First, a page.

The problem with Uhuru

When Uhuru Kenyatta was born, it was clear he was destined for great things.

His father, Jomo, is considered to be the founding father of Kenya and served as the country’s first prime minister, and later its president.

Despite stints as a hawker of farm produce and flipping burgers at Burger King in the US, he was always preparing to follow in his father’s footsteps and lead Kenya one day.

In the meantime, he became one of Kenya’s wealthiest men, listed in 2011 as the 26th richest man in Africa, according to Forbes magazine.

He owns half a million acres of prime land in Kenya, acquired by his father during the time of colonial rule.

But his alleged involvement in organising violent killings of opposition supporters during the 2007/08 Kenyan elections may have diverted his journey.

According to prosecutors at the International Criminal Court, Kenyatta met members of a sect called Mungiki at a Nairobi shopping centre to plot the attacks that killed 1 200 Kenyans.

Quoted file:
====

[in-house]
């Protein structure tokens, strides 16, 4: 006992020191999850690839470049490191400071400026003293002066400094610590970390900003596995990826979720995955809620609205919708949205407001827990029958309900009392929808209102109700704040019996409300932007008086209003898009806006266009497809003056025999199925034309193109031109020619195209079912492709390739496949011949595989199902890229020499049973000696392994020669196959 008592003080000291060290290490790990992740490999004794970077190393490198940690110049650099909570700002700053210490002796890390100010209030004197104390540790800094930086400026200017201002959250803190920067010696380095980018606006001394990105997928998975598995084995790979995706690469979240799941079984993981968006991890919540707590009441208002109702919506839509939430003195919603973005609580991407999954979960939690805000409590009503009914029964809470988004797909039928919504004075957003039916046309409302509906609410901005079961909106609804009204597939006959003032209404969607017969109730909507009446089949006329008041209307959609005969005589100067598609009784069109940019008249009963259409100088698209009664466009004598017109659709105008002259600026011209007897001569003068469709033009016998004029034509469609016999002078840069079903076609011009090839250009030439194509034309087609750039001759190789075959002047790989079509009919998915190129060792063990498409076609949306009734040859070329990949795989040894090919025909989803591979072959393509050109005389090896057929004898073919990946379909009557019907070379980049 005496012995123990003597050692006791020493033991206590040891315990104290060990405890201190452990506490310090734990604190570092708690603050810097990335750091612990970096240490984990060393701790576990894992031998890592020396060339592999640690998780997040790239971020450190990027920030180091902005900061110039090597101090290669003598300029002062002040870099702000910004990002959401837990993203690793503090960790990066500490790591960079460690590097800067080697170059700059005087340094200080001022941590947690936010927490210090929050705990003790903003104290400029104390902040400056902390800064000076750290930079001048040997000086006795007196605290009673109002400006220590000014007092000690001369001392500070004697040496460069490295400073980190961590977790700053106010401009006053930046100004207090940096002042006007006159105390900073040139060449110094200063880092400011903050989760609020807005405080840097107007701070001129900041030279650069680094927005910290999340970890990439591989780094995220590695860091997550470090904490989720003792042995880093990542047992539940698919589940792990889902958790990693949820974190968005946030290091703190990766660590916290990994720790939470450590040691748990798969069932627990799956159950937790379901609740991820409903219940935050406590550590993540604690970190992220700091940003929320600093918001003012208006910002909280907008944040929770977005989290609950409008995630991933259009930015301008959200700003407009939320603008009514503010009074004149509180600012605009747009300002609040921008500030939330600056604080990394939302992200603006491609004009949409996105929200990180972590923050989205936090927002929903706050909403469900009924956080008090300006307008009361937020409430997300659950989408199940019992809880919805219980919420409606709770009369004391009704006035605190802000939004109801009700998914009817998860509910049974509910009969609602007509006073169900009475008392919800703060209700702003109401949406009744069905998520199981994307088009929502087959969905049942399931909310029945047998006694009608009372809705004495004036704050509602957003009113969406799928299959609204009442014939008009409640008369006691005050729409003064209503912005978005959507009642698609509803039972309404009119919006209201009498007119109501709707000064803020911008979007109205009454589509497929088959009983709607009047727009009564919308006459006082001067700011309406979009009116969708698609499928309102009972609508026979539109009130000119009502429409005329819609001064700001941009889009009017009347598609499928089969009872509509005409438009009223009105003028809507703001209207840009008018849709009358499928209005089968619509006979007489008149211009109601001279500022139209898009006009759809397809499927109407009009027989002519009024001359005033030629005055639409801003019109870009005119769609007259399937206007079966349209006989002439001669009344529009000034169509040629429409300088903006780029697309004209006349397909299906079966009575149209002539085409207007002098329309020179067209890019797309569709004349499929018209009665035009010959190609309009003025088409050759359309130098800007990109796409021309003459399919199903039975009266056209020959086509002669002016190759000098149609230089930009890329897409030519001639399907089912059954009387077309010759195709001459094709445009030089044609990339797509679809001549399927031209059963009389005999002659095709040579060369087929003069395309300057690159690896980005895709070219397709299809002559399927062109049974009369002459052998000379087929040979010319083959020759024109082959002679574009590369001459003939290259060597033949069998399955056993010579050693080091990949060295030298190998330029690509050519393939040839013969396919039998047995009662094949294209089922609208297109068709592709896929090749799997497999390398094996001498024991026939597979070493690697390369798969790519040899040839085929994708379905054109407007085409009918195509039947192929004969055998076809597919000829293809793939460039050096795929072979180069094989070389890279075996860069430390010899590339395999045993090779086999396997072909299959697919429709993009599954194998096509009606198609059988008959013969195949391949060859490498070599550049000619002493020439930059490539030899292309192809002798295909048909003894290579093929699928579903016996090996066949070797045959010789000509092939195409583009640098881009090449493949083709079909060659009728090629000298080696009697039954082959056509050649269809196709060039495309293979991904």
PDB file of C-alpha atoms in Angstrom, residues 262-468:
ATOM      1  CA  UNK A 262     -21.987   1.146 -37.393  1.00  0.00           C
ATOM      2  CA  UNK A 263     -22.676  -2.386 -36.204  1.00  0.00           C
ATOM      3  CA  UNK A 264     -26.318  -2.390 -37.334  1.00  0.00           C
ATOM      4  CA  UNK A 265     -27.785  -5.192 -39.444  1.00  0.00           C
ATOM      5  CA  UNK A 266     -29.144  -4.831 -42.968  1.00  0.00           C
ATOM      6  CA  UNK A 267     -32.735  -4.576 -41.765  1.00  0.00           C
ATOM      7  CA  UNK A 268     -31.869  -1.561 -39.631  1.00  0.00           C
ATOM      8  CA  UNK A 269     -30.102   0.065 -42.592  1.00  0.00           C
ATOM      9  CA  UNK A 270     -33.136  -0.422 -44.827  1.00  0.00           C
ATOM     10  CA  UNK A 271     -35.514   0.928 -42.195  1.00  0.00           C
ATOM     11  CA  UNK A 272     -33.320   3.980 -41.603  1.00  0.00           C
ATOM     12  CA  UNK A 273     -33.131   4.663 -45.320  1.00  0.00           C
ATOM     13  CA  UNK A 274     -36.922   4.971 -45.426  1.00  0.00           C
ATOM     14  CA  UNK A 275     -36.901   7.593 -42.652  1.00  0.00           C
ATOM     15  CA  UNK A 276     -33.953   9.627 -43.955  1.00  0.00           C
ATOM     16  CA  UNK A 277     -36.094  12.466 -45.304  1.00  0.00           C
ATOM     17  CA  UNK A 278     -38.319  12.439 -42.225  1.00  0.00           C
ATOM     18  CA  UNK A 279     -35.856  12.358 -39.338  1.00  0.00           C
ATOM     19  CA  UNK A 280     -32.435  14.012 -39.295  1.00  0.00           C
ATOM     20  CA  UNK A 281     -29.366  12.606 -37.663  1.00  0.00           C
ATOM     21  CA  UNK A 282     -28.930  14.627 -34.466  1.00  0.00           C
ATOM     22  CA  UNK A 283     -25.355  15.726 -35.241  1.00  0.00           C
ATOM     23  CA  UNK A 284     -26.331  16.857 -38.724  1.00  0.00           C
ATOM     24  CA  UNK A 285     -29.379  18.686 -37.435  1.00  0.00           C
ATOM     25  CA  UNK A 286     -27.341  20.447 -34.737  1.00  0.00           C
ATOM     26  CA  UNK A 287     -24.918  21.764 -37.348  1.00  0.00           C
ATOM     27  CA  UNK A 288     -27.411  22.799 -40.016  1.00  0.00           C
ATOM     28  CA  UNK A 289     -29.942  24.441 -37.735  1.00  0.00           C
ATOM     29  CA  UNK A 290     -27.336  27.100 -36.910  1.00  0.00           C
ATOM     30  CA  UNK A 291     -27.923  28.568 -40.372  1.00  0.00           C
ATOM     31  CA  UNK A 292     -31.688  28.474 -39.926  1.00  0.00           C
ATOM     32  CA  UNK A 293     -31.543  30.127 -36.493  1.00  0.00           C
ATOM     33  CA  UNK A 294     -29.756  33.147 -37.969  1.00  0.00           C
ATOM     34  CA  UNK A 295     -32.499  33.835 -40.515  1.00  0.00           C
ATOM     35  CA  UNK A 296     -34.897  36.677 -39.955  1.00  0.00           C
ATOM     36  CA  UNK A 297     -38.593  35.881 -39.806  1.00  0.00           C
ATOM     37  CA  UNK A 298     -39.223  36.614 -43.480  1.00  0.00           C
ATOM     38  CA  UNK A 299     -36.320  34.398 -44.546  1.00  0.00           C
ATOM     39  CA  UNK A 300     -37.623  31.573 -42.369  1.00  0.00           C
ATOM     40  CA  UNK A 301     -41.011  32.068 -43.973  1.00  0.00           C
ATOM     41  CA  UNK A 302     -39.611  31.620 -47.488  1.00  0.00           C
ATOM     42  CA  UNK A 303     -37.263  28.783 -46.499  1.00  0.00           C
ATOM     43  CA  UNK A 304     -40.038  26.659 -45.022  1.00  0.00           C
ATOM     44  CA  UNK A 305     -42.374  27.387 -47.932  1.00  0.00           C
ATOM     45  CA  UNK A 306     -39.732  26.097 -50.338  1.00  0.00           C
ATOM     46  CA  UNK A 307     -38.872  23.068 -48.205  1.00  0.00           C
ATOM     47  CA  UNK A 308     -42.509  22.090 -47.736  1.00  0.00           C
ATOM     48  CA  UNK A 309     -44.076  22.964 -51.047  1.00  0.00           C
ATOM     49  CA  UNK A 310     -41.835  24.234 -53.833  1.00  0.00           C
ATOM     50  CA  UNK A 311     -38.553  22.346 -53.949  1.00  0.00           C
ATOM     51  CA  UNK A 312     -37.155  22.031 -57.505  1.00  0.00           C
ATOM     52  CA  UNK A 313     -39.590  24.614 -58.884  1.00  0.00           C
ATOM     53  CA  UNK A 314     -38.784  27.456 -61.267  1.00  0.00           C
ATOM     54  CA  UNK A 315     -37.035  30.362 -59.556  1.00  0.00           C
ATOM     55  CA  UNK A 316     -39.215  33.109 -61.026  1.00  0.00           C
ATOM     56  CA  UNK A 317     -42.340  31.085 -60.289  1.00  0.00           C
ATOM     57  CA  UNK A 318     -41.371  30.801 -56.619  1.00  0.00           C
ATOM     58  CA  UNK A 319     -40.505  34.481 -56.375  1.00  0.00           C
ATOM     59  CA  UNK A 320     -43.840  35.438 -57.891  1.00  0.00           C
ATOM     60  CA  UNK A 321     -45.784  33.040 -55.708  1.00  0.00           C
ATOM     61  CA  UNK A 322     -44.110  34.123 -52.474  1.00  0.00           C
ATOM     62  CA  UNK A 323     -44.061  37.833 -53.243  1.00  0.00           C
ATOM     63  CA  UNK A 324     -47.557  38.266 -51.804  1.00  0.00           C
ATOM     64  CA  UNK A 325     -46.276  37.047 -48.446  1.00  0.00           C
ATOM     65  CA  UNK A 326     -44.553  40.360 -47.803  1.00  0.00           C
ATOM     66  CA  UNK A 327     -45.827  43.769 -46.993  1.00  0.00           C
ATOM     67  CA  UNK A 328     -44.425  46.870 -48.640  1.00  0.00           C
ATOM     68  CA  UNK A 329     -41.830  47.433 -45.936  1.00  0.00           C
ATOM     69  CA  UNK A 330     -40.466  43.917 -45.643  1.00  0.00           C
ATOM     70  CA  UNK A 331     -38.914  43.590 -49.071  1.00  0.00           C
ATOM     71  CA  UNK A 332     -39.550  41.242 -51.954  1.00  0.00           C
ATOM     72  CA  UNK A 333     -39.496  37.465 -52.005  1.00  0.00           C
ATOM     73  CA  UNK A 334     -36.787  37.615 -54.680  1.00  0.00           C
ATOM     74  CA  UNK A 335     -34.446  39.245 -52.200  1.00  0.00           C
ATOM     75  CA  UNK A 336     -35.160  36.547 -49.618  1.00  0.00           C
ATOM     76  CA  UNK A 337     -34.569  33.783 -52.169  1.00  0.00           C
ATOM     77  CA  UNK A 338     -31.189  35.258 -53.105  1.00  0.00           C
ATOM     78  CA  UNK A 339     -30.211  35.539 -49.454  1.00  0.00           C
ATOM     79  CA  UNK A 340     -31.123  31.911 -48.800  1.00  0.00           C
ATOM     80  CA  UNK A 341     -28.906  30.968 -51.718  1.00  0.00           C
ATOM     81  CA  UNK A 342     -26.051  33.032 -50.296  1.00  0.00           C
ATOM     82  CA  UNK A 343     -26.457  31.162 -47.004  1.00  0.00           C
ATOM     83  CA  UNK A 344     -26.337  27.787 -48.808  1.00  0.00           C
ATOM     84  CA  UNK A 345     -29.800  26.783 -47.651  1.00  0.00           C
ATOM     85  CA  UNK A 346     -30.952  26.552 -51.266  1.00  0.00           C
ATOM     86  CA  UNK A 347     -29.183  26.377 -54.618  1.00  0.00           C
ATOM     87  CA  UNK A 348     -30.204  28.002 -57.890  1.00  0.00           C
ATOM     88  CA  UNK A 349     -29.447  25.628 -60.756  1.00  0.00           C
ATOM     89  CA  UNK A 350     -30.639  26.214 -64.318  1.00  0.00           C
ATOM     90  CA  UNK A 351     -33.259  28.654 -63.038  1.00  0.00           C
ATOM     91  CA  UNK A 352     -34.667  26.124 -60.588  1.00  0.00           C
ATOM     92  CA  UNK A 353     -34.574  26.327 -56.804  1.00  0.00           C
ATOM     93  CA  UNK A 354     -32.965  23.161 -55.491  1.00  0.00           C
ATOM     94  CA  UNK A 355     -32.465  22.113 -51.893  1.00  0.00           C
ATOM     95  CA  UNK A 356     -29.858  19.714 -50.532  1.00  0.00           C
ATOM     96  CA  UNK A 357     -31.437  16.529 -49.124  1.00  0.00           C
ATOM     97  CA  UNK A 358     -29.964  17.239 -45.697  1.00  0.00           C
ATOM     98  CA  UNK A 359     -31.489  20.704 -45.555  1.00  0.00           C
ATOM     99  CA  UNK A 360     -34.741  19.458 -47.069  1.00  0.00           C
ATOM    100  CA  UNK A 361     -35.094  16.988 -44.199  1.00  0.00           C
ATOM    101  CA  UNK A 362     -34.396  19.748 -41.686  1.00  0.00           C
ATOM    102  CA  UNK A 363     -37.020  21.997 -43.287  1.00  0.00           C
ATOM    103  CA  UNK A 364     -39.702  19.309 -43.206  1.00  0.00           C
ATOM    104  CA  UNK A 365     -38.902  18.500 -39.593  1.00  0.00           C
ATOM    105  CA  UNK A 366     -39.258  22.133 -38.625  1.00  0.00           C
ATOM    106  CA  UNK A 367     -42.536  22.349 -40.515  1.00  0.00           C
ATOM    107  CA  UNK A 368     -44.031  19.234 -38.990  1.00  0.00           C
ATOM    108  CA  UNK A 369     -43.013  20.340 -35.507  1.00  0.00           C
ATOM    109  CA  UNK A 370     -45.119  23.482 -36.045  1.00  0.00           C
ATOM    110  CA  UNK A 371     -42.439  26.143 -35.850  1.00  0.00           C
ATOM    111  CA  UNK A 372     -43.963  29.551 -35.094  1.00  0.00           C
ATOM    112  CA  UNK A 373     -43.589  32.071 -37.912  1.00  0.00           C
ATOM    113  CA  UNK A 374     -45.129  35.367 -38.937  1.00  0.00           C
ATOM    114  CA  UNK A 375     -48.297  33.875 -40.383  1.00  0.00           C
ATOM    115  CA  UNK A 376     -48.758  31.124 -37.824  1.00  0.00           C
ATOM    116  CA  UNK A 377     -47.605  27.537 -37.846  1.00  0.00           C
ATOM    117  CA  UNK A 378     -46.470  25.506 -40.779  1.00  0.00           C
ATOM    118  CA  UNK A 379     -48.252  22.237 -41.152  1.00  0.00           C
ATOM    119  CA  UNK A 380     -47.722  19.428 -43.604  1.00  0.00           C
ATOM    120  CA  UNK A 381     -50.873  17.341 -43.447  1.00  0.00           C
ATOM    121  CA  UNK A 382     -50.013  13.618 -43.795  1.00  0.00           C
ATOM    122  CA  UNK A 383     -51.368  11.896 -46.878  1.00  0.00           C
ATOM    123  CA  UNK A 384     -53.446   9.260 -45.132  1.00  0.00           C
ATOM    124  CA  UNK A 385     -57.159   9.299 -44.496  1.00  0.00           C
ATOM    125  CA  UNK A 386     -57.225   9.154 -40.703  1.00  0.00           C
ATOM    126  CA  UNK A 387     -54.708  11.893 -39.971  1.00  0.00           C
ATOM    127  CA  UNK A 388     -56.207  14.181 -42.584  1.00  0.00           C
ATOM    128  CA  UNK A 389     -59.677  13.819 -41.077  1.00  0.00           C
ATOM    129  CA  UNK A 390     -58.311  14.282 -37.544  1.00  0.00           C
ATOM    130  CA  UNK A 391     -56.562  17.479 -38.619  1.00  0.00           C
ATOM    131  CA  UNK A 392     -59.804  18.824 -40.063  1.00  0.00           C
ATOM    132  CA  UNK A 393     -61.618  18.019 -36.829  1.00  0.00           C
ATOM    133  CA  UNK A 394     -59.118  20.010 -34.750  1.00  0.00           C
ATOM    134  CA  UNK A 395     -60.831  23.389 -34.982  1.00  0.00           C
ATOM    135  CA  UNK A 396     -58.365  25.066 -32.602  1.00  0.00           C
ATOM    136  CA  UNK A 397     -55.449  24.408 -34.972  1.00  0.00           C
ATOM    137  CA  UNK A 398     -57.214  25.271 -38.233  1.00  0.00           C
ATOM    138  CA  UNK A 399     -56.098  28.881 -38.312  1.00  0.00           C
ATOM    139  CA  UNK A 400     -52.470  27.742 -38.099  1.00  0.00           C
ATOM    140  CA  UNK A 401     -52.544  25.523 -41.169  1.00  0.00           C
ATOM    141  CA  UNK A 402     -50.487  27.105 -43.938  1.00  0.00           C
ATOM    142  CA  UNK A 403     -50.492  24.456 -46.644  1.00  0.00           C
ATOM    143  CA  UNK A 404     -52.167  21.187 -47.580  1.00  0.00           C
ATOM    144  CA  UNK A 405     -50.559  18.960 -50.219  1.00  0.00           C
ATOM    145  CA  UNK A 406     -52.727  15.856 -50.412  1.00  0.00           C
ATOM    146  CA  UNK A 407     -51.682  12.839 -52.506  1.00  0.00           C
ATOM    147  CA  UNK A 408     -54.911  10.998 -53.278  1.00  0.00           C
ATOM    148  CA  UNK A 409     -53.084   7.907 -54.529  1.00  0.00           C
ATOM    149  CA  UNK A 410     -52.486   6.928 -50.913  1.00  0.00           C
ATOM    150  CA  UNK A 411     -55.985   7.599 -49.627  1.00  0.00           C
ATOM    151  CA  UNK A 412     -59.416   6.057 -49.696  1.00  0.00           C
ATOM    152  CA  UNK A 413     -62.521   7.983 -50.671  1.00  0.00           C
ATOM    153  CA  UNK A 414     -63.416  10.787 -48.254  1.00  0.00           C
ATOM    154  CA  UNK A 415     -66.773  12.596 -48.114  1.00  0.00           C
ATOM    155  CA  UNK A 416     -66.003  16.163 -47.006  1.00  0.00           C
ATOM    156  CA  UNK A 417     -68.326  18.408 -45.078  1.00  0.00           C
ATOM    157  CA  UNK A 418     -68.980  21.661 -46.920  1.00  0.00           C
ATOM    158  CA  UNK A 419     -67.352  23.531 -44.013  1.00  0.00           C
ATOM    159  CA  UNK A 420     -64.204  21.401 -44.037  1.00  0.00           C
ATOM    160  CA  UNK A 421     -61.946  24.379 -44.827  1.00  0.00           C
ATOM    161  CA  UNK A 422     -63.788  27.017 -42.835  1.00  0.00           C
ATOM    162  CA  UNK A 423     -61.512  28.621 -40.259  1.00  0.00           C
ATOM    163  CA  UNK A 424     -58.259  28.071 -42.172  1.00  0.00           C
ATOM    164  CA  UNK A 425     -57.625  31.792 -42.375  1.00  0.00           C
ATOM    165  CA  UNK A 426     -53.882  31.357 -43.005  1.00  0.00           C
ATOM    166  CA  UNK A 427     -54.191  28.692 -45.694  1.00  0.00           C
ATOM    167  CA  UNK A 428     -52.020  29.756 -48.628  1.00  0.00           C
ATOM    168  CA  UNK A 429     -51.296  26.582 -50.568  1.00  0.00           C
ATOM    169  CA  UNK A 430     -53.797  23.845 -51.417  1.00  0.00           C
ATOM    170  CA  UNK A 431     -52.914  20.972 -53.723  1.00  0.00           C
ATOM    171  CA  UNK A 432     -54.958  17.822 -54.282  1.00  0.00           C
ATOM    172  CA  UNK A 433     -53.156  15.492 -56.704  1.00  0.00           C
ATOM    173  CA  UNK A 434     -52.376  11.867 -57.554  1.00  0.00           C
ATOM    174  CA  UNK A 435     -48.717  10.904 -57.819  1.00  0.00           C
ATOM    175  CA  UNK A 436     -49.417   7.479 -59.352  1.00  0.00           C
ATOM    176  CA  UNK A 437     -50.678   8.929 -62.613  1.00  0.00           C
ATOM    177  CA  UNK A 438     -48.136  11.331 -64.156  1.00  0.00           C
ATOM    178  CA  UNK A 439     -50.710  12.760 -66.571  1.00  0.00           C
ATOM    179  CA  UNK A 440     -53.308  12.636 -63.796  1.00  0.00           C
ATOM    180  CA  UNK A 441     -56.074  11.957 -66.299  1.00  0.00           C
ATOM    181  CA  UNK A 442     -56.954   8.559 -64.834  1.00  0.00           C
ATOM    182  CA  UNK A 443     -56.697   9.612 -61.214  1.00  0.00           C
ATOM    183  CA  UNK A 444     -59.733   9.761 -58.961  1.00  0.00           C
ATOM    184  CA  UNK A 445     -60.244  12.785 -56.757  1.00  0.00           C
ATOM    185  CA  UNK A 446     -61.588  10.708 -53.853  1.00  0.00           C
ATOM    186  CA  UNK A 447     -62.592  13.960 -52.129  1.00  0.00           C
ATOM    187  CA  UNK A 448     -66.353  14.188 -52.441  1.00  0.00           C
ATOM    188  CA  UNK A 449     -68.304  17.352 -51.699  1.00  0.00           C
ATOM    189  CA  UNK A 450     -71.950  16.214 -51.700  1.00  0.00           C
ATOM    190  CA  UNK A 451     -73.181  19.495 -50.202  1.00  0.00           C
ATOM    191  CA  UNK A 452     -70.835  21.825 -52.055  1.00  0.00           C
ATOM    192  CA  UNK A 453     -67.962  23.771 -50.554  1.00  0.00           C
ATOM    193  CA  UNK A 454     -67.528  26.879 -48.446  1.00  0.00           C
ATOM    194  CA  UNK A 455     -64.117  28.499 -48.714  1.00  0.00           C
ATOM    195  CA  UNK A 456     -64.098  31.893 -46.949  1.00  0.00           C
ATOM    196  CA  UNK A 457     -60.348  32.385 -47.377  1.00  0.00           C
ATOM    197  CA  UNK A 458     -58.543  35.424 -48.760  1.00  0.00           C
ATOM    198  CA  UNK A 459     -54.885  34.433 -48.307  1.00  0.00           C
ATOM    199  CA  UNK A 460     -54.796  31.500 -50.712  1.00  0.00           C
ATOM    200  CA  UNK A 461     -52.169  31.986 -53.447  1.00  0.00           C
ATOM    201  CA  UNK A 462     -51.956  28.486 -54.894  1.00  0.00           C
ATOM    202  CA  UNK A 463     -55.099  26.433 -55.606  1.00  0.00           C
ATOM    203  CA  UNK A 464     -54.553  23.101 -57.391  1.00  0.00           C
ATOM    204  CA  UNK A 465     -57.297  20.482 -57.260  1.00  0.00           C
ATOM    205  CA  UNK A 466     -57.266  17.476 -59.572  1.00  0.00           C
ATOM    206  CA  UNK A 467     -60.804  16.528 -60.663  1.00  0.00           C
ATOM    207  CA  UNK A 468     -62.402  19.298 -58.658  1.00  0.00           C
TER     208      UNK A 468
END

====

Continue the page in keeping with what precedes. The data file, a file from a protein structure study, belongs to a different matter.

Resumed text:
Kenyatta stands accused with five other Kenyan politicians of crimes against humanity.

He allegedly helped develop a plan to take revenge for attacks on Kikuyus, meted out by supporters of the Orange Democratic Movement leader.

He is also accused of ordering the police to let Mungiki members through roadblocks while using excessive force against supporters of Raila Odinga.

The Mungiki sect was sent to the Rift Valley, where they went from house to house killing about 150 suspected Odinga supporters.

His election to become Kenya’s next president yesterday shows these charges did little to weaken his support, which is centred mainly among the largest tribe, the Kikuyu.

But Kenyatta may well find that he spends a great deal of his five-year presidential term ruling Kenya remotely, from The Hague.

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